As clients move away from cost plus contracts, a nil subsidy contract is becoming increasingly popular. Nil subsidy contracts are not always easily achieved and are only successful where there is a high volume of customers to generate the required sales. A nil subsidy solution can have a lower percentage uptake of site population than a subsidised service because tariffs will typically be higher. To achieve nil subsidy, the relationship between tariff, gross profit, operating expenses, labour costs and caterer’s income need to be carefully balanced. Our guide describes each of these elements and what clients need to consider.
Tariff / sales volume
A lower subsidy typically means a higher tariff. This can be a barrier for employees using an in-house facility as opposed to the external competition. In order to establish the correct tariff, typical questions that are asked include;
- What are your employees’ catering expectations?
- What is the average salary?
- What is the internal and external competition?
- What price point are employees used to?
- What are the demographics of the customer base?
- What is the company’s attitude to catering and its position within their HR benefits policy?
Effective marketing and merchandising will help drive sales, but unlike a retailer or commercial venue, the potential customer base is capped and it is, in the main, repeat business. Similarly, discounting or special offers will only have a limited impact on driving sales. So, it’s vital to get the tariff right.
Food cost & gross profit (GP)
- Food cost and gross profit are directly linked; the cost of food products will be largely determined by ingredient quality and availability which impacts the market price.
- Caterers make a different GP on each product, which is dictated by what customers are willing to spend, as well as the mix of products they buy (sales mix).
- Hot beverages and breakfast items often deliver the highest GP, in contrast soft drinks and retail products typically delivery a lower GP.
- In general, customer expectation is that an in-house caterer’s prices should be less than the High Street, however in a nil subsidy contract this gap is typically much less.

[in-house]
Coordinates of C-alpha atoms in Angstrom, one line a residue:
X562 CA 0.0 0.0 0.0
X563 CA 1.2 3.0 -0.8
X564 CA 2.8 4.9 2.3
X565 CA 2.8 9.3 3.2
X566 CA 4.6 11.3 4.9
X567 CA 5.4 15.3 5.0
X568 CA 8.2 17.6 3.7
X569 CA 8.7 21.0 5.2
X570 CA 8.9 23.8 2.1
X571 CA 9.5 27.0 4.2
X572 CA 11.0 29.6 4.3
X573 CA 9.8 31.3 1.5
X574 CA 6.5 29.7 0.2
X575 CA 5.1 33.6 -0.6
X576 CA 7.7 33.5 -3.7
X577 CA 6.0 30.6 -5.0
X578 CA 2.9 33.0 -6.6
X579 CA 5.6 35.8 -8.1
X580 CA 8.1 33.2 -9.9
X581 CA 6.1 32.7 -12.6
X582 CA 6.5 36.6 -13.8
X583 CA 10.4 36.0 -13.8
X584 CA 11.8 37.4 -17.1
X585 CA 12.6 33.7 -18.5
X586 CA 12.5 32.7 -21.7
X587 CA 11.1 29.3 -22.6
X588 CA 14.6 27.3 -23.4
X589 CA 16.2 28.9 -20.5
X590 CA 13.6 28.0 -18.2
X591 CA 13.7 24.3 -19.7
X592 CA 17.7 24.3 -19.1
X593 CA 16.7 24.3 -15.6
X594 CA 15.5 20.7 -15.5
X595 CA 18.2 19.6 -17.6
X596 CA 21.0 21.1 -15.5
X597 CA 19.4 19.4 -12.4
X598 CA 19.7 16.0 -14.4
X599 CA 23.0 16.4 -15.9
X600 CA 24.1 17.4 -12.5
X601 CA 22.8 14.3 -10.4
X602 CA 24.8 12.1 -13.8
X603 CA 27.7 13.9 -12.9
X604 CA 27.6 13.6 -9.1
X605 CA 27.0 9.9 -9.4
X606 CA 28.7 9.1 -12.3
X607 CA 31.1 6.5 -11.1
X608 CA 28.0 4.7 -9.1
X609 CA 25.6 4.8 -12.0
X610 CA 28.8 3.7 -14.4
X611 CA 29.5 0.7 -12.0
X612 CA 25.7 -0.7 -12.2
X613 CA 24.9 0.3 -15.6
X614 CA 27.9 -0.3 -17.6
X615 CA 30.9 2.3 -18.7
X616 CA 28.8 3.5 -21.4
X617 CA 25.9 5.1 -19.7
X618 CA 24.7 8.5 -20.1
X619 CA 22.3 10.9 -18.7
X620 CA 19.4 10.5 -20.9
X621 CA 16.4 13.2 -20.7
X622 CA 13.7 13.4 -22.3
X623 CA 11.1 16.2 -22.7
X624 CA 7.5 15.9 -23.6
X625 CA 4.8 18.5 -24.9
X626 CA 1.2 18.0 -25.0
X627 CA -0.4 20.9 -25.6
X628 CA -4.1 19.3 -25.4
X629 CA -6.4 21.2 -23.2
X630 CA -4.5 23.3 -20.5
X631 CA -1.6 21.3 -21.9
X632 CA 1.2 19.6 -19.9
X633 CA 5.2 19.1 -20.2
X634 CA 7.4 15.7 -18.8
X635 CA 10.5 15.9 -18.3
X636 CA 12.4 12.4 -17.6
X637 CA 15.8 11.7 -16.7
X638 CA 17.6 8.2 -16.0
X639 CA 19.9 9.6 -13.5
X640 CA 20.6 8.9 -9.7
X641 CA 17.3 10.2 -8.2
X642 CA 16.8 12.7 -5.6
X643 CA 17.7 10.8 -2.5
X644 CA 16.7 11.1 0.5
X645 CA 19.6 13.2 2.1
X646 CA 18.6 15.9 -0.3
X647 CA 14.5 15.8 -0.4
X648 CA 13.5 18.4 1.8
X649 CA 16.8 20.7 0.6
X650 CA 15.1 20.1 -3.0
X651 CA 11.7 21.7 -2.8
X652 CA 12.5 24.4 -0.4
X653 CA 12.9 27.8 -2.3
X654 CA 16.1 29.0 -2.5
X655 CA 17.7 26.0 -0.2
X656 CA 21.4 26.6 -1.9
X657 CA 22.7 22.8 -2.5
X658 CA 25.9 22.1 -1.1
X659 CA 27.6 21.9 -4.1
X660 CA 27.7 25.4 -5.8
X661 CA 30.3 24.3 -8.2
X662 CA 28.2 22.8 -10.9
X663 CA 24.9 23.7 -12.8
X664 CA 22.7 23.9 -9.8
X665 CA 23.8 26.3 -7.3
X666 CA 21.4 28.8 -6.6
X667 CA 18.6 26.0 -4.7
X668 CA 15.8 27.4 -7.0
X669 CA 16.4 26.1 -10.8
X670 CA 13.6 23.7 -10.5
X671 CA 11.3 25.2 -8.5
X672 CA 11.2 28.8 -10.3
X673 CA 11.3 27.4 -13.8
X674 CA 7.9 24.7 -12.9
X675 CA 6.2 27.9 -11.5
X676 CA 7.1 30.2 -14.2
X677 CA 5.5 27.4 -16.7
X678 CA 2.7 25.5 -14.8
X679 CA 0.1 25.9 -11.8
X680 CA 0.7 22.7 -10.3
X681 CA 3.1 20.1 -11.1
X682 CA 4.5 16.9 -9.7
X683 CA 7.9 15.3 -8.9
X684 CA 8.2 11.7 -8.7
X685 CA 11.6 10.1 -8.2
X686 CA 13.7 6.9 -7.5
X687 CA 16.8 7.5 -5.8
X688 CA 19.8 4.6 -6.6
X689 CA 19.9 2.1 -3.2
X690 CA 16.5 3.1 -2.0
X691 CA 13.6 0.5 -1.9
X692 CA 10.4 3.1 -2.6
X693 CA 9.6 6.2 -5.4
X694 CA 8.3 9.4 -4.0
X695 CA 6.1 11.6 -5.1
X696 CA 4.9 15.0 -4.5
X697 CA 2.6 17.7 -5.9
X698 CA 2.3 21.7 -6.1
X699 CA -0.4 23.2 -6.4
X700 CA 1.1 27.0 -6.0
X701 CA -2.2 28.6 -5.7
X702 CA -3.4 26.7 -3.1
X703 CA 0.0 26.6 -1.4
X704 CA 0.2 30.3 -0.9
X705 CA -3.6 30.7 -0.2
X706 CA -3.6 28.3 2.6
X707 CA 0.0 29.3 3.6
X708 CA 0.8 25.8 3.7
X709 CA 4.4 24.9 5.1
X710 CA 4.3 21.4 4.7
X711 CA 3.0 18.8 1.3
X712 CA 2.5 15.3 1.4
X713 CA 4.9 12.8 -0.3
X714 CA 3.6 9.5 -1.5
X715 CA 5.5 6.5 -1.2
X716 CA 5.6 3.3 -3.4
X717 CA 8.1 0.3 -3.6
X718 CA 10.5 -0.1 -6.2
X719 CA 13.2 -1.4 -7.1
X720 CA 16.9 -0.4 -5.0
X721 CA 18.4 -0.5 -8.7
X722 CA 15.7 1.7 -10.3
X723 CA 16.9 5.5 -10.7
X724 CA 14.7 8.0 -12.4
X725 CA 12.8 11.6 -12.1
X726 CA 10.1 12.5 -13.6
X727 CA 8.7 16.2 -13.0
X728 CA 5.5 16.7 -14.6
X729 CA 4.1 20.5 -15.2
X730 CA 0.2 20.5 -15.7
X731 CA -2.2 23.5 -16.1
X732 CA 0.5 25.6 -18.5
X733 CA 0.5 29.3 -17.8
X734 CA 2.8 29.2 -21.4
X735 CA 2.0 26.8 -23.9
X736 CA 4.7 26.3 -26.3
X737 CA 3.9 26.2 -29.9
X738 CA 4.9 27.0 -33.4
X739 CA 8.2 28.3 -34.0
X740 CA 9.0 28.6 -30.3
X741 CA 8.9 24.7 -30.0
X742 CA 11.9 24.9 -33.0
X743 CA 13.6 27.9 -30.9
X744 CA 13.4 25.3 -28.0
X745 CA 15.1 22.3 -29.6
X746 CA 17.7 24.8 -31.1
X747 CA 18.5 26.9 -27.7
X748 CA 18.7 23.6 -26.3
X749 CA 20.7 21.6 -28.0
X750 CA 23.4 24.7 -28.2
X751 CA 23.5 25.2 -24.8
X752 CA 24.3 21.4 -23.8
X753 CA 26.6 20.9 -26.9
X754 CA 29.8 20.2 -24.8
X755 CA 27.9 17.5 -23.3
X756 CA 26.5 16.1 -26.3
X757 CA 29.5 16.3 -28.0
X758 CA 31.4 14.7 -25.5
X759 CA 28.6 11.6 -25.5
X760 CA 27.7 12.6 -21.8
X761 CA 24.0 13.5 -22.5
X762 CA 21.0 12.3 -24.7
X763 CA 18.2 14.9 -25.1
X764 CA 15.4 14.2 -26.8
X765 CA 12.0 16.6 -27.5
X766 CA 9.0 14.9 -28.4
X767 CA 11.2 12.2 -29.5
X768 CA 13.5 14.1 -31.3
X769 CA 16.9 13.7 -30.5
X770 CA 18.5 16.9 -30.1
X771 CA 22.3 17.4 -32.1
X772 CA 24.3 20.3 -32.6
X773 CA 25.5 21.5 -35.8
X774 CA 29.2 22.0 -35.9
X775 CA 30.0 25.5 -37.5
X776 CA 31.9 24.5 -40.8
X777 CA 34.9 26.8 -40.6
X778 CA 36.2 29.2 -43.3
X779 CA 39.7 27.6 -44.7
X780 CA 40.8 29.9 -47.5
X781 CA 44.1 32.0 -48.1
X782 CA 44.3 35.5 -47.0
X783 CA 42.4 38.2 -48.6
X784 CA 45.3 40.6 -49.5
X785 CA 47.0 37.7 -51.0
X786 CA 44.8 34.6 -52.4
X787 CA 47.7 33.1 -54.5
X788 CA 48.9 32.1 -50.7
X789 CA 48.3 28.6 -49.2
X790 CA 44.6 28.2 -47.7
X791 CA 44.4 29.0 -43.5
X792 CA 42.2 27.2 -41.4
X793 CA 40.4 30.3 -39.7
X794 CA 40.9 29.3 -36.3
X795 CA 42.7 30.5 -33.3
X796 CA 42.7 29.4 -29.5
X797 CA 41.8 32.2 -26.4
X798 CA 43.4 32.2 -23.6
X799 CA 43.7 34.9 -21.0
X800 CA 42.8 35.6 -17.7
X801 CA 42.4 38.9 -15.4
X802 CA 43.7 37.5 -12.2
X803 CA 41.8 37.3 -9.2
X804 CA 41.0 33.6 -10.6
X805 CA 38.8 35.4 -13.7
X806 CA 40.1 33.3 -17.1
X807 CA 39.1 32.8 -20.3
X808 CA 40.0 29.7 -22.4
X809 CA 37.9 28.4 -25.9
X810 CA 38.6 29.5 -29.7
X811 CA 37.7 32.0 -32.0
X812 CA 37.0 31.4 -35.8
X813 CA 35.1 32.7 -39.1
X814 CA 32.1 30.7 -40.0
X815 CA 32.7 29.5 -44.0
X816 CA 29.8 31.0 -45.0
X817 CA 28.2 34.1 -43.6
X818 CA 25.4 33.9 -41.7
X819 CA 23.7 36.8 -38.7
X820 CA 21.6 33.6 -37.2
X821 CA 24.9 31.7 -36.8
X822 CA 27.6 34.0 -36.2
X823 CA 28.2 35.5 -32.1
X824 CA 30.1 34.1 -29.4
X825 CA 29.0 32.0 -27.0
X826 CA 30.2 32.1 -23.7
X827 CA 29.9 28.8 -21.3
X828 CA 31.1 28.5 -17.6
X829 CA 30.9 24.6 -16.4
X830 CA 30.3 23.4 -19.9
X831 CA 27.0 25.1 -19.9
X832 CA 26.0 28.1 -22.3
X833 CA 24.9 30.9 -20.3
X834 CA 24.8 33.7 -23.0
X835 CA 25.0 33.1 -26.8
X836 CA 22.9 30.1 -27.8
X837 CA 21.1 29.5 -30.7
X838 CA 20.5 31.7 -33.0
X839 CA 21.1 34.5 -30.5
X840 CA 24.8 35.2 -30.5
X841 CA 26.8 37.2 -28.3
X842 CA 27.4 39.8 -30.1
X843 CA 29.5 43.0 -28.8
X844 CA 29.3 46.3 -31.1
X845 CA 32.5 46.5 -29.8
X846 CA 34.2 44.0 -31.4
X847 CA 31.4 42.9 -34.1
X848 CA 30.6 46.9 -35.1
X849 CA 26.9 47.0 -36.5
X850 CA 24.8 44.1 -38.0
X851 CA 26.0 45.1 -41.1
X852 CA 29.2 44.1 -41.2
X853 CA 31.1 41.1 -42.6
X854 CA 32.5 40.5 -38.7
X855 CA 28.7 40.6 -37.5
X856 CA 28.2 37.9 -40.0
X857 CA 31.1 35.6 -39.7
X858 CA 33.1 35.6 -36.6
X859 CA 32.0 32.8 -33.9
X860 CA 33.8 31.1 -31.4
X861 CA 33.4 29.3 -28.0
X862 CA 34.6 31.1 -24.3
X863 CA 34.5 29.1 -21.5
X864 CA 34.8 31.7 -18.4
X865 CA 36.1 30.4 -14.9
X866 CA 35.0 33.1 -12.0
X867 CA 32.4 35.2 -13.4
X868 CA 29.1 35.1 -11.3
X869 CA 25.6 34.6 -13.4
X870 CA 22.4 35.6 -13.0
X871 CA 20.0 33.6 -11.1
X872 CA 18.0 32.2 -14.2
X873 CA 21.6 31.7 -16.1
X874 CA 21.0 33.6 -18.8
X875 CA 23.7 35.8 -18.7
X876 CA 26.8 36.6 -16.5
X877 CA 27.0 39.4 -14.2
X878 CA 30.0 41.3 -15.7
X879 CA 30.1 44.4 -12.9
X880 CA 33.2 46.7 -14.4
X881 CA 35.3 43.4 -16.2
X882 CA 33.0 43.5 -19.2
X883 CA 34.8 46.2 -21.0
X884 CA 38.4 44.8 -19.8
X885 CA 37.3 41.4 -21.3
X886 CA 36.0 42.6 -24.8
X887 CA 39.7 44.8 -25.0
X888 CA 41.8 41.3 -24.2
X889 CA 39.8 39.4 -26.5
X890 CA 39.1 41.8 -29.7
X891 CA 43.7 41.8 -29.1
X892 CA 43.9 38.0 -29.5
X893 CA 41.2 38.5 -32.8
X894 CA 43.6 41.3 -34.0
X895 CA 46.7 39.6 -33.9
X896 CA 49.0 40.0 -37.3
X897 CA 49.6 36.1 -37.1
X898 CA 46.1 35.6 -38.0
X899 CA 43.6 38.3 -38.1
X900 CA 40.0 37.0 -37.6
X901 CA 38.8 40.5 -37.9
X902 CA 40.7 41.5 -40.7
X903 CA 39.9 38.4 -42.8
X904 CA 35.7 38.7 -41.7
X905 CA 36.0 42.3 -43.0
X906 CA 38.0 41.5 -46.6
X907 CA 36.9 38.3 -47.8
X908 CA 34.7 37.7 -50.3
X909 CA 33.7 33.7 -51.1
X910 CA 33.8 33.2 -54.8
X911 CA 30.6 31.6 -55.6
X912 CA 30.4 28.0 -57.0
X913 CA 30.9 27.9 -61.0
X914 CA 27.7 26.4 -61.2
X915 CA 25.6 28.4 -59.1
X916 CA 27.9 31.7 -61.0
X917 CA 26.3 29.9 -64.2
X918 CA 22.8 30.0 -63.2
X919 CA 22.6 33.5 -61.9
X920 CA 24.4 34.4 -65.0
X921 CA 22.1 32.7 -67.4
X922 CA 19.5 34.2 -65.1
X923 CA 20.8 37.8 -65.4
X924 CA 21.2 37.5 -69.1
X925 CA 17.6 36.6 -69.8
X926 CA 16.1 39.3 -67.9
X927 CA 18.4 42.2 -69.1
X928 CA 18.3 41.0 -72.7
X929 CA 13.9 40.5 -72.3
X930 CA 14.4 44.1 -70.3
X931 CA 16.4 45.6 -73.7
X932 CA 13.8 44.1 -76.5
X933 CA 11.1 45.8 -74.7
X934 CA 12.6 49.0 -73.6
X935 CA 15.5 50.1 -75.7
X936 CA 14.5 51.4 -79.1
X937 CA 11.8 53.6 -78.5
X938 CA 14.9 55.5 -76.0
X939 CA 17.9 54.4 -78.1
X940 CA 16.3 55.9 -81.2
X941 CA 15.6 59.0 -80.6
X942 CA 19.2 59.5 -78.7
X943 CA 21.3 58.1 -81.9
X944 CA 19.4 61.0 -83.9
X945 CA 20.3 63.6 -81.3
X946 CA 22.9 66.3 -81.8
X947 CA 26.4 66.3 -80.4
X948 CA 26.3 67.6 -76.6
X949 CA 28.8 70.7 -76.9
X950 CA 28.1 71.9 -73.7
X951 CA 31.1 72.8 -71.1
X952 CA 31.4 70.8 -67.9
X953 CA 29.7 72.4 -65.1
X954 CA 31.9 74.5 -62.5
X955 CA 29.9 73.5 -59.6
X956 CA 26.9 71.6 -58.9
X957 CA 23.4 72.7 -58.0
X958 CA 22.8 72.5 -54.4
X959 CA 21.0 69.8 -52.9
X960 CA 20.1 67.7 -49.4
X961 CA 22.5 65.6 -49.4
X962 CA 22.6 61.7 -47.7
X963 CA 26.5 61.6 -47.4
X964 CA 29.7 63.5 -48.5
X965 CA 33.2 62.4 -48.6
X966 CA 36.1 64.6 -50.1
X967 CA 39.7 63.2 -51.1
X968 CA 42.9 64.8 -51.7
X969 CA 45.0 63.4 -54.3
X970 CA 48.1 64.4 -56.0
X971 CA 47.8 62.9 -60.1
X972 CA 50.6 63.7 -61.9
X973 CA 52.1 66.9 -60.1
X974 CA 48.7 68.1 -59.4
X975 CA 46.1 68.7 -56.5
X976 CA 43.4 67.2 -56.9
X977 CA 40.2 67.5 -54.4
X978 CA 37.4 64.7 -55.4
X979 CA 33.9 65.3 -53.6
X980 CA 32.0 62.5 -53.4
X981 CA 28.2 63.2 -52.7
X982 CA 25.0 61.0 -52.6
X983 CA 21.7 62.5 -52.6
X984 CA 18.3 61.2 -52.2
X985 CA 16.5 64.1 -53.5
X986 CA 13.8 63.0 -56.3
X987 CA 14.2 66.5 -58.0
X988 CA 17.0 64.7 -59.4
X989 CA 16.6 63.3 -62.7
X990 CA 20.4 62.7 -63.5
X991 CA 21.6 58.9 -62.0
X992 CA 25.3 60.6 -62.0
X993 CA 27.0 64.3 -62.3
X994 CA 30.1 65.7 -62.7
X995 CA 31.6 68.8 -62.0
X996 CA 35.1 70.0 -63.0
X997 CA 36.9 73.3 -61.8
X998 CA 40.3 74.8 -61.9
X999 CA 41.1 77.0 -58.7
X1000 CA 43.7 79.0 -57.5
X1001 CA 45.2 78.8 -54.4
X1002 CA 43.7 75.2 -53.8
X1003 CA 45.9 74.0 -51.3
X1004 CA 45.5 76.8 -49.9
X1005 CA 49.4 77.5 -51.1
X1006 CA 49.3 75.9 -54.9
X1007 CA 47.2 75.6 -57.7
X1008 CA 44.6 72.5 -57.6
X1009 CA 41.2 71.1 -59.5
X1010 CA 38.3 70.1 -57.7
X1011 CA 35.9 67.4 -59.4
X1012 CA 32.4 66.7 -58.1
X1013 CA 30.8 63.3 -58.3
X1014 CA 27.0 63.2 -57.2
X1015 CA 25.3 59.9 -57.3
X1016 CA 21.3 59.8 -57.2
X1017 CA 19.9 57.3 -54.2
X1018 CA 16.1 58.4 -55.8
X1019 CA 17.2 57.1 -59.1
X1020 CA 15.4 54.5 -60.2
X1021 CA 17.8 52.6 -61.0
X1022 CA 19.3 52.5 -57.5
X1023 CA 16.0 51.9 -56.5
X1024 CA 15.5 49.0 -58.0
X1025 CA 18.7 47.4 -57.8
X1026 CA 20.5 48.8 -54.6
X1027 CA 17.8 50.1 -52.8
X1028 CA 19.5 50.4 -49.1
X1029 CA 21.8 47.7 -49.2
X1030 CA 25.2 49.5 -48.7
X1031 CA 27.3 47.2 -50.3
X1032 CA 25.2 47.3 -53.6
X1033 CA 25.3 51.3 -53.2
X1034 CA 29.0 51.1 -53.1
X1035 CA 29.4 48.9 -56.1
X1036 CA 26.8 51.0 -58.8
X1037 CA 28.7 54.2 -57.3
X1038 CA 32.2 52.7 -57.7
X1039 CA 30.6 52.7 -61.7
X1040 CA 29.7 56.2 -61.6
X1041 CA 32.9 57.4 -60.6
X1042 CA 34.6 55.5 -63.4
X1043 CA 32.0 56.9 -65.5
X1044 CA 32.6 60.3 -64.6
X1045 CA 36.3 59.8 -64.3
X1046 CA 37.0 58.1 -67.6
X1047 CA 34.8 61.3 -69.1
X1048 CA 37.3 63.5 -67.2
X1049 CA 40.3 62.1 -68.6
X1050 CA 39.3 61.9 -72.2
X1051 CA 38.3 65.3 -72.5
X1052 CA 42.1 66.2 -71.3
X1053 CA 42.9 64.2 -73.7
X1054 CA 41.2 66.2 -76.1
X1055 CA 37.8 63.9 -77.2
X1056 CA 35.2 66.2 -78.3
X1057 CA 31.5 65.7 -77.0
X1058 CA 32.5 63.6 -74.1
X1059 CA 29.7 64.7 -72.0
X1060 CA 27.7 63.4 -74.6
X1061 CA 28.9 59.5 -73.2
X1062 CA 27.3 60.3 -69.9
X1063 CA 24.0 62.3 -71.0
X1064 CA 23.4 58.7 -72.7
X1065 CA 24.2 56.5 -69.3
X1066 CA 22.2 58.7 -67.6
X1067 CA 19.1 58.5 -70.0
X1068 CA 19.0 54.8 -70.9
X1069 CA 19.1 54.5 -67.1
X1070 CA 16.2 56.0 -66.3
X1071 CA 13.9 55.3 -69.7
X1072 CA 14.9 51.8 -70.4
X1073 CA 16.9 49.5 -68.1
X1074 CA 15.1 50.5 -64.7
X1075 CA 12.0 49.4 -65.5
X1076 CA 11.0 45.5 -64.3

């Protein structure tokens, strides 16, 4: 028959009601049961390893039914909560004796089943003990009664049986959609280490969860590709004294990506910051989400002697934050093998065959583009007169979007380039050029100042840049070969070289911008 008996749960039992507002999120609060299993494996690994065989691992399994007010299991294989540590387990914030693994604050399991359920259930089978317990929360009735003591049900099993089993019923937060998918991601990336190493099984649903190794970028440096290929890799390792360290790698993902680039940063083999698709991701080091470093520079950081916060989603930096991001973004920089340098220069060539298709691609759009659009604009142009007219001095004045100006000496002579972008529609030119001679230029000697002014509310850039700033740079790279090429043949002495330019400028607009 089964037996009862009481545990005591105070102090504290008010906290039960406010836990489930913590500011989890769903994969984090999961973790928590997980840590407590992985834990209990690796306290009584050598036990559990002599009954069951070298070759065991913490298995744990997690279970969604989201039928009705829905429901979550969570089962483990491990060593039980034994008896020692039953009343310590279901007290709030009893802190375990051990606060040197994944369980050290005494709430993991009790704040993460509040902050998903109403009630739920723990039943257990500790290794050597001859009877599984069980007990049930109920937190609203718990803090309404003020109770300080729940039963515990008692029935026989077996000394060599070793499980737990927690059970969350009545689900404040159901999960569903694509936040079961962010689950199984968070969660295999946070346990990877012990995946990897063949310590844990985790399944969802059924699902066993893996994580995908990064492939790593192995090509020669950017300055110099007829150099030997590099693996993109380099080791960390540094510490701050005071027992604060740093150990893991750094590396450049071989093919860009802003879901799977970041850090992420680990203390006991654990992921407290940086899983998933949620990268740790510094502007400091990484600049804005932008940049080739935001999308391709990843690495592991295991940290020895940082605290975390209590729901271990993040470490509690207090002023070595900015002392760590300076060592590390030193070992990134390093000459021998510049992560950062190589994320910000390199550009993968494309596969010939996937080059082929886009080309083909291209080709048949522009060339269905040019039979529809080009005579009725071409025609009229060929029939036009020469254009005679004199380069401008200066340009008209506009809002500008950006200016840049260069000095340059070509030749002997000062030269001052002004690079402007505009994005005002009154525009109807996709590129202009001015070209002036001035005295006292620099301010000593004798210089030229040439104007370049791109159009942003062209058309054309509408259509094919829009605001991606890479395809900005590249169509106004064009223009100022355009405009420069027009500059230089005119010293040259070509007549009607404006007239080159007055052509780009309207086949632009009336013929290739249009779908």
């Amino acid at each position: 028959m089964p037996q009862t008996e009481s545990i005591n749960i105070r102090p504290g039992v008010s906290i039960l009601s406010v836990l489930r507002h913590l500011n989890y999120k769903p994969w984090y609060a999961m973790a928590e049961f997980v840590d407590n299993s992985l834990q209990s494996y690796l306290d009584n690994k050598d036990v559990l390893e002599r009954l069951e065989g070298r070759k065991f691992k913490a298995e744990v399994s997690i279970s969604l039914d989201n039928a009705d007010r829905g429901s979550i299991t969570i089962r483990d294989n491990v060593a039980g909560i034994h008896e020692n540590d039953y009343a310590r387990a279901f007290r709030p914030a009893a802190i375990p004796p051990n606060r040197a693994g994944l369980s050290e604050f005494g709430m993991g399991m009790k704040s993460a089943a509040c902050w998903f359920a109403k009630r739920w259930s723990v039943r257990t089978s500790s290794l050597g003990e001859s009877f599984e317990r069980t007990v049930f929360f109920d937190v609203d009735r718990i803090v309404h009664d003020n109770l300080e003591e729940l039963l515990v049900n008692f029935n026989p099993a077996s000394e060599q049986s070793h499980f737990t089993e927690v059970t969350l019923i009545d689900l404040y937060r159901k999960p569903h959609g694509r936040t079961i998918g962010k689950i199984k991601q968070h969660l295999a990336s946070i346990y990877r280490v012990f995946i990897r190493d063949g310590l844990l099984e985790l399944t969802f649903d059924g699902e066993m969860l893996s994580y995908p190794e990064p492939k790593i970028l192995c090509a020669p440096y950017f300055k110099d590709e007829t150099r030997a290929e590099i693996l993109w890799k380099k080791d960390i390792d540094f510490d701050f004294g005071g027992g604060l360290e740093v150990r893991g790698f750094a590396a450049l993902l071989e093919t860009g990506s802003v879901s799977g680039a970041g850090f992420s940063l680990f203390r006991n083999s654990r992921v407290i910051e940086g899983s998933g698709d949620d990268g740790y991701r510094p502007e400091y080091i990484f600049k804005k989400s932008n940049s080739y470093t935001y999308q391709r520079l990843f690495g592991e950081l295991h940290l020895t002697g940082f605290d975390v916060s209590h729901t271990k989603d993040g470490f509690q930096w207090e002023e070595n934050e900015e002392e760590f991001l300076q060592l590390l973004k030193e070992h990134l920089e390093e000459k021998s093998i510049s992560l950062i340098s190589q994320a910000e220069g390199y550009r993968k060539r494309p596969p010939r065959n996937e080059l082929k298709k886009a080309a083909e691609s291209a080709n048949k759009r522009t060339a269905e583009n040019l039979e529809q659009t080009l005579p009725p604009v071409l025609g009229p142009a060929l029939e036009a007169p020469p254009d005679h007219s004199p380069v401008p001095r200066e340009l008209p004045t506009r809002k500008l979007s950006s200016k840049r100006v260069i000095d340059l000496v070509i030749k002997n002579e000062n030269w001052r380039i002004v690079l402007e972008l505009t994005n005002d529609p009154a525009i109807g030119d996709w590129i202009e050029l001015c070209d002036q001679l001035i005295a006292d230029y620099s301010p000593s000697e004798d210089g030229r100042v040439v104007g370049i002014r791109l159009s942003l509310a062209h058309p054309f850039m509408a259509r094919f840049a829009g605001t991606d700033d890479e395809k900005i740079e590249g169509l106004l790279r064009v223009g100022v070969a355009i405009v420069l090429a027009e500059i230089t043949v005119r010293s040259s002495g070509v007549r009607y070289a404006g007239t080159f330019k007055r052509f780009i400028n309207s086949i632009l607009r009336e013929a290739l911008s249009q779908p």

- The overall GP will depend on the products sold and the actual sales mix.
- Labour is usually the highest cost for any contract.
- Great team members need to be paid very competitive wages and the difference great team members can make should not be underestimated.
- Labour is generally a fixed cost due to a core team being required on site.
- The core team required depends on the client’s service, opening hours, range of food offered, volume of food made on site and bought-in items.
- The level of business needs to be enough to support the labour, hence the importance of the number of employees on site.
- We recommend there are a minimum of 900 -1200 potential customers on site to run a nil subsidy contract.
The client typically still pays the costs towards running a nil subsidy contract. Additional operating costs often sit outside the caterer’s budget i.e. hospitality services and free issue costs.
A nil subsidy budget can be tight – only the direct cost of sales should be included. All costs for new equipment, repair work, rentals or leases need to be considered separately.
The management fee is for providing the knowledge, expertise and payment for managing the service. It will also include the caterer’s profit. The fee covers all legislative requirements, as well as HR and training, payroll, management support and food development. Nil subsidy contracts pose a higher risk for the caterer and therefore the management fee will reflect this and is often a higher management fee than a cost plus contract.
Contact us if you would like to discuss how we can assist you in achieving a nil subsidy catering contract.
Gross profit (GP)
The difference between the food cost and revenue that normally offsets part or all of the operating costs.
All the costs related to the employment of the team.
Revenue received directly for operating the service to cover costs for employing and managing the people and services needed to deliver the service.
Costs other than food, disposables (cups, napkins etc.), cleaning, consumables, uniform, laundry, postage, stationery, computer costs, equipment maintenance, kitchen deep clean, cash collections, equipment hire, quality assurance audits, light equipment replacements, travel costs, recruitment and advertising, marketing and promotion.
Recommended retail price.
The range and quantity of products sold.
Service level agreement (SLA)
Part of a service contract where the level of service is formally defined. The caterers income (however earned i.e. management fee) can be incentivised either on sales and/or SLA.
The bottom line cost to the client for a caterer to provide the catering service where the sales income is less than the costs of operation.
To share best practice, we have developed bartlett mitchell’s ‘recipe for success’ expert guides for workplace and contract catering. Download the pdf guide to Achieving a Nil subsidy contract or read our expert guide on how to develop a contract catering strategy